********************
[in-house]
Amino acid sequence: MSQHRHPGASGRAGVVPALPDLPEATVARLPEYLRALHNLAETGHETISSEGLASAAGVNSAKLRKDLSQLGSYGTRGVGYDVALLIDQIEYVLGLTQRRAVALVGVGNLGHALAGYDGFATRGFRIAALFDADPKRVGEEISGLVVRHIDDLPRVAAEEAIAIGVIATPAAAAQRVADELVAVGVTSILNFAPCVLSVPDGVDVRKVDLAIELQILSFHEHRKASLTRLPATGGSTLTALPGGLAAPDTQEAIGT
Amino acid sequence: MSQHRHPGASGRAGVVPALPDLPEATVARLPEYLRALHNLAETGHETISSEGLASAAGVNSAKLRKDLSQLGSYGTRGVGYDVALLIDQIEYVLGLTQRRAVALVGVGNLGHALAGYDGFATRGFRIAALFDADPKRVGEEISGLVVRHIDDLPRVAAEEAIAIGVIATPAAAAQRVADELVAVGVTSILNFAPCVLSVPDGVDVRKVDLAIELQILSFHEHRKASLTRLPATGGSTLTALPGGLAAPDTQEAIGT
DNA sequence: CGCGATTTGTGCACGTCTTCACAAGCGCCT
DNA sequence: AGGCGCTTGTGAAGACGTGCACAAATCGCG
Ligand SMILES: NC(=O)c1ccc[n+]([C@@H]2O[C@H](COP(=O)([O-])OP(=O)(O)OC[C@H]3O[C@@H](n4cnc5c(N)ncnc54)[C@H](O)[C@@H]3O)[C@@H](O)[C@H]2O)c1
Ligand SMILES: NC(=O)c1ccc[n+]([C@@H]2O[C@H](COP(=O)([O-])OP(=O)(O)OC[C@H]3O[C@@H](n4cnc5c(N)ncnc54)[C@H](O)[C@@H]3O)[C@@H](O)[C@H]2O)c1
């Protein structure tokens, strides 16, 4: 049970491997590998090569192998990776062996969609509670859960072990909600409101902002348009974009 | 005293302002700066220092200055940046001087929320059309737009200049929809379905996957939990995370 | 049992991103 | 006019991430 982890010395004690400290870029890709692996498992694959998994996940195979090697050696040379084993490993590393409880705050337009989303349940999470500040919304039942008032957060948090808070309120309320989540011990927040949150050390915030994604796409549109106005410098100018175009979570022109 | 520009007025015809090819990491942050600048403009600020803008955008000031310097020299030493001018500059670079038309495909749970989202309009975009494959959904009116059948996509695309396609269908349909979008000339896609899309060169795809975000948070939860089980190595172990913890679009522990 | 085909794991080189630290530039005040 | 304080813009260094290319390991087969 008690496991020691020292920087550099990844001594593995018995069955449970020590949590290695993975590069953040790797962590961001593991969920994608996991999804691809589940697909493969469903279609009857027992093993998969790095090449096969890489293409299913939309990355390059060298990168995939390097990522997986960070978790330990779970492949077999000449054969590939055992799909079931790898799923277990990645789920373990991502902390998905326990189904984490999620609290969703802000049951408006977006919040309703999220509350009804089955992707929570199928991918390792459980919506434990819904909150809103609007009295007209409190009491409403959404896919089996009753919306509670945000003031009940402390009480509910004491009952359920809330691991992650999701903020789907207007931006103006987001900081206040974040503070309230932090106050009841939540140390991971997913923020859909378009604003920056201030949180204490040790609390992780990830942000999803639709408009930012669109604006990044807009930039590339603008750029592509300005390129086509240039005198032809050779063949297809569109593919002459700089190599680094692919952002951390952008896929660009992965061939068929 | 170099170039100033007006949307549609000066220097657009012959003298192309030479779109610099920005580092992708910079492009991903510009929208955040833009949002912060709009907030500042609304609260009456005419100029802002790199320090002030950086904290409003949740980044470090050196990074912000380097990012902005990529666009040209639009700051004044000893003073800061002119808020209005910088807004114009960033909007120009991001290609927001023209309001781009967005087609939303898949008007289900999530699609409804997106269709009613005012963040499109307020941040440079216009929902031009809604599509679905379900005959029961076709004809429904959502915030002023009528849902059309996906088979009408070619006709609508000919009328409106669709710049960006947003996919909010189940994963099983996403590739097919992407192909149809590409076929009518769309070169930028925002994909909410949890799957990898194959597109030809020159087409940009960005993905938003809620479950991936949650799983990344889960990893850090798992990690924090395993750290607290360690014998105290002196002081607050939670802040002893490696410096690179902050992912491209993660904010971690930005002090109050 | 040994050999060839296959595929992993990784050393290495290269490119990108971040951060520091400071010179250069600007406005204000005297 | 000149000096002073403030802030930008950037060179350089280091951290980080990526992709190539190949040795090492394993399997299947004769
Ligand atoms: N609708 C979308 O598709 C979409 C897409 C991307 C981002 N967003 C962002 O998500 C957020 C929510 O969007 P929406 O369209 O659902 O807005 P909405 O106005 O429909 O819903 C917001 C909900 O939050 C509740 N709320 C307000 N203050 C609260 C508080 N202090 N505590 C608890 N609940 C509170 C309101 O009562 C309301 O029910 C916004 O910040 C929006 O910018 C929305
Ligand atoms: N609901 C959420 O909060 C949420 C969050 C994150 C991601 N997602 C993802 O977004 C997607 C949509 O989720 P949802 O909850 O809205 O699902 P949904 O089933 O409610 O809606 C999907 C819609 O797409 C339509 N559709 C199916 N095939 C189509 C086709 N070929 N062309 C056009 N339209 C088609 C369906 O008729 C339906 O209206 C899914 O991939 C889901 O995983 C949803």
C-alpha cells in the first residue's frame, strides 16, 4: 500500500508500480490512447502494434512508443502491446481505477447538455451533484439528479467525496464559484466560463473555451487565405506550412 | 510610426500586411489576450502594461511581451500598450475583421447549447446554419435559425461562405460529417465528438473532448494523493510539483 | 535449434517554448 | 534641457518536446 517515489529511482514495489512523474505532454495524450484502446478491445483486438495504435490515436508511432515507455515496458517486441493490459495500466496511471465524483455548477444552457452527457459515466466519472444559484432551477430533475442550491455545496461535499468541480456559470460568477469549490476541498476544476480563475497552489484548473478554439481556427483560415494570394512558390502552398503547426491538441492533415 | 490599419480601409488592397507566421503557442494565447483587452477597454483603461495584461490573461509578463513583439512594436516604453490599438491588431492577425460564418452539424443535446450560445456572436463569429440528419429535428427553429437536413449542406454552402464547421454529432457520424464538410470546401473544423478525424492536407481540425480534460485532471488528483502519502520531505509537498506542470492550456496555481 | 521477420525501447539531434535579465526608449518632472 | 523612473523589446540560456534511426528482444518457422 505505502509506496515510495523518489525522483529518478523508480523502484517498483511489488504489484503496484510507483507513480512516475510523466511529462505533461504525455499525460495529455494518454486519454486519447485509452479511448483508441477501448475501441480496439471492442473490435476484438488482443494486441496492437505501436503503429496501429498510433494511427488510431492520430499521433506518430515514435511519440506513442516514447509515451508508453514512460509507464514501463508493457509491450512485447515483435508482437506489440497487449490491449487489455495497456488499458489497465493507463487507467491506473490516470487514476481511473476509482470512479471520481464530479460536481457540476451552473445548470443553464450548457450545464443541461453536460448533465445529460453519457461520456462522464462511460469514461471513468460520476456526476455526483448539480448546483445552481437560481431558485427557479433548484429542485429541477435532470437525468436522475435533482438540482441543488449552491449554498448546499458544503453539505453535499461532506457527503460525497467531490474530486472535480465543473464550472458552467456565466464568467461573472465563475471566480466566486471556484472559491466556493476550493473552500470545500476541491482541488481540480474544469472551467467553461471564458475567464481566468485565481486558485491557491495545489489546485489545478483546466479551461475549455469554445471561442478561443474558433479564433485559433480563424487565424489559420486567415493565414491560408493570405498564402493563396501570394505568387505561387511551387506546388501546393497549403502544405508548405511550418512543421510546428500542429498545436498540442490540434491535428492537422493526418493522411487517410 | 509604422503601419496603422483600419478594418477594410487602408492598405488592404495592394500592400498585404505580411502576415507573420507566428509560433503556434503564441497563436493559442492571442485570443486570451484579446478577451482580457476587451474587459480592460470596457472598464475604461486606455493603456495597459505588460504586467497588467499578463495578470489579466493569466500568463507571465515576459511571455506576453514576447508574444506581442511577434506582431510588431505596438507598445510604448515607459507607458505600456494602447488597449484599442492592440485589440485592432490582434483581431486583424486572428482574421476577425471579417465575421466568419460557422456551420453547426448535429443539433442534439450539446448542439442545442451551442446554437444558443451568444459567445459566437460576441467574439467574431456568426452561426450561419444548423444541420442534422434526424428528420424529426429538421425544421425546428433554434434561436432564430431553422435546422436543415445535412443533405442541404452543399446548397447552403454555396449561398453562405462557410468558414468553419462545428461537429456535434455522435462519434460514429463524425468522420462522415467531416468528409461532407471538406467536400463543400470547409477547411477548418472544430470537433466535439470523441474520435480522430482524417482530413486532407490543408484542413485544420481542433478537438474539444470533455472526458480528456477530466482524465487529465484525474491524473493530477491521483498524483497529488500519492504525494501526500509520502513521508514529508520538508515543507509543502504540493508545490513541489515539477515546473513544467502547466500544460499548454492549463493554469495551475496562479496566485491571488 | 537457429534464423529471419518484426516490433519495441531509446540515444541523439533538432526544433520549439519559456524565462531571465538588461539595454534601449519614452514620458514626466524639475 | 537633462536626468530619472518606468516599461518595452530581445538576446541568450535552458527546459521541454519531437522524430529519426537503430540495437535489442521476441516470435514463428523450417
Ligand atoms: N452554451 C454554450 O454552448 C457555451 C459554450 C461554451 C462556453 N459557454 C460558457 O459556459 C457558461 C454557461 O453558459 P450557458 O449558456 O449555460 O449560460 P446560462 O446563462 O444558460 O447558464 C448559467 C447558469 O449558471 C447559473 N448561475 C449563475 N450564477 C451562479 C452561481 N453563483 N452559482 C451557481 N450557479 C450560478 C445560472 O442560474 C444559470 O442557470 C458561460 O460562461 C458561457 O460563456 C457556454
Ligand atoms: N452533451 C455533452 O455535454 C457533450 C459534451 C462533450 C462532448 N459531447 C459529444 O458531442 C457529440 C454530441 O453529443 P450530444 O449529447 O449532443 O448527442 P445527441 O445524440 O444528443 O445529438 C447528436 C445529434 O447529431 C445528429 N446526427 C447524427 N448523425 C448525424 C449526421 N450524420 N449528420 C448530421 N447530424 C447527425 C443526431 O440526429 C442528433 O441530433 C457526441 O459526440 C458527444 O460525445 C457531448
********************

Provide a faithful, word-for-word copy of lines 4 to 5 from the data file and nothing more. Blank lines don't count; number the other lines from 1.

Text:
DNA sequence: CGCGATTTGTGCACGTCTTCACAAGCGCCT
DNA sequence: AGGCGCTTGTGAAGACGTGCACAAATCGCG